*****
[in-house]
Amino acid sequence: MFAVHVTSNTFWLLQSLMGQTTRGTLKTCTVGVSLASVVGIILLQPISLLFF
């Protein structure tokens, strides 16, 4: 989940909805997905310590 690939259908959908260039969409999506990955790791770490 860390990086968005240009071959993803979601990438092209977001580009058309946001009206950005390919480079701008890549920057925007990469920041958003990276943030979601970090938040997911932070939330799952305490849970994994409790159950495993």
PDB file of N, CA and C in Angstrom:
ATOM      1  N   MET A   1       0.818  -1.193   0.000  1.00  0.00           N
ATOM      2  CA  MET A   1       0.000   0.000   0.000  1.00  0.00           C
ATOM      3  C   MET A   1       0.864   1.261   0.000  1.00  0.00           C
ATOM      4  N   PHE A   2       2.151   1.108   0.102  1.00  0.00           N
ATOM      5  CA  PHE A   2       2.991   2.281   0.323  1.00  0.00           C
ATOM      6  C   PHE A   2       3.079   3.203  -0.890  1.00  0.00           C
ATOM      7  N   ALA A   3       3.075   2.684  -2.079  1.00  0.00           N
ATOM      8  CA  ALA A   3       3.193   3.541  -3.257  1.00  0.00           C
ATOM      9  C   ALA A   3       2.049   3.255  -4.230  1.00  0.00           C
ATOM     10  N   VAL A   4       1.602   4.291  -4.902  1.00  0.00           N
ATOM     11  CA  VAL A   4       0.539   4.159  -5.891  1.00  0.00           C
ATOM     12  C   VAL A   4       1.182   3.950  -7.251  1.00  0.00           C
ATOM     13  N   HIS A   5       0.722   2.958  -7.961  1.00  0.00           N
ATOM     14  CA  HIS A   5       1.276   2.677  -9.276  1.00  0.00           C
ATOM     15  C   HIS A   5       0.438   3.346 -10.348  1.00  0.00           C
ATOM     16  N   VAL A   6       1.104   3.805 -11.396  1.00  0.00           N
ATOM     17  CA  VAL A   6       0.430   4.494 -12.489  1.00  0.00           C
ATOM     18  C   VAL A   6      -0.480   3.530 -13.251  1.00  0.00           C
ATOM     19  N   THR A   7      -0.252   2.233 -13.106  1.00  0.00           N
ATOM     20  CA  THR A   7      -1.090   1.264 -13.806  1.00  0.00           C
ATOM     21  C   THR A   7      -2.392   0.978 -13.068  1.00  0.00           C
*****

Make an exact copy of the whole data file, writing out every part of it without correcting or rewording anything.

[in-house]
Amino acid sequence: MFAVHVTSNTFWLLQSLMGQTTRGTLKTCTVGVSLASVVGIILLQPISLLFF
């Protein structure tokens, strides 16, 4: 989940909805997905310590 690939259908959908260039969409999506990955790791770490 860390990086968005240009071959993803979601990438092209977001580009058309946001009206950005390919480079701008890549920057925007990469920041958003990276943030979601970090938040997911932070939330799952305490849970994994409790159950495993």
PDB file of N, CA and C in Angstrom:
ATOM      1  N   MET A   1       0.818  -1.193   0.000  1.00  0.00           N
ATOM      2  CA  MET A   1       0.000   0.000   0.000  1.00  0.00           C
ATOM      3  C   MET A   1       0.864   1.261   0.000  1.00  0.00           C
ATOM      4  N   PHE A   2       2.151   1.108   0.102  1.00  0.00           N
ATOM      5  CA  PHE A   2       2.991   2.281   0.323  1.00  0.00           C
ATOM      6  C   PHE A   2       3.079   3.203  -0.890  1.00  0.00           C
ATOM      7  N   ALA A   3       3.075   2.684  -2.079  1.00  0.00           N
ATOM      8  CA  ALA A   3       3.193   3.541  -3.257  1.00  0.00           C
ATOM      9  C   ALA A   3       2.049   3.255  -4.230  1.00  0.00           C
ATOM     10  N   VAL A   4       1.602   4.291  -4.902  1.00  0.00           N
ATOM     11  CA  VAL A   4       0.539   4.159  -5.891  1.00  0.00           C
ATOM     12  C   VAL A   4       1.182   3.950  -7.251  1.00  0.00           C
ATOM     13  N   HIS A   5       0.722   2.958  -7.961  1.00  0.00           N
ATOM     14  CA  HIS A   5       1.276   2.677  -9.276  1.00  0.00           C
ATOM     15  C   HIS A   5       0.438   3.346 -10.348  1.00  0.00           C
ATOM     16  N   VAL A   6       1.104   3.805 -11.396  1.00  0.00           N
ATOM     17  CA  VAL A   6       0.430   4.494 -12.489  1.00  0.00           C
ATOM     18  C   VAL A   6      -0.480   3.530 -13.251  1.00  0.00           C
ATOM     19  N   THR A   7      -0.252   2.233 -13.106  1.00  0.00           N
ATOM     20  CA  THR A   7      -1.090   1.264 -13.806  1.00  0.00           C
ATOM     21  C   THR A   7      -2.392   0.978 -13.068  1.00  0.00           C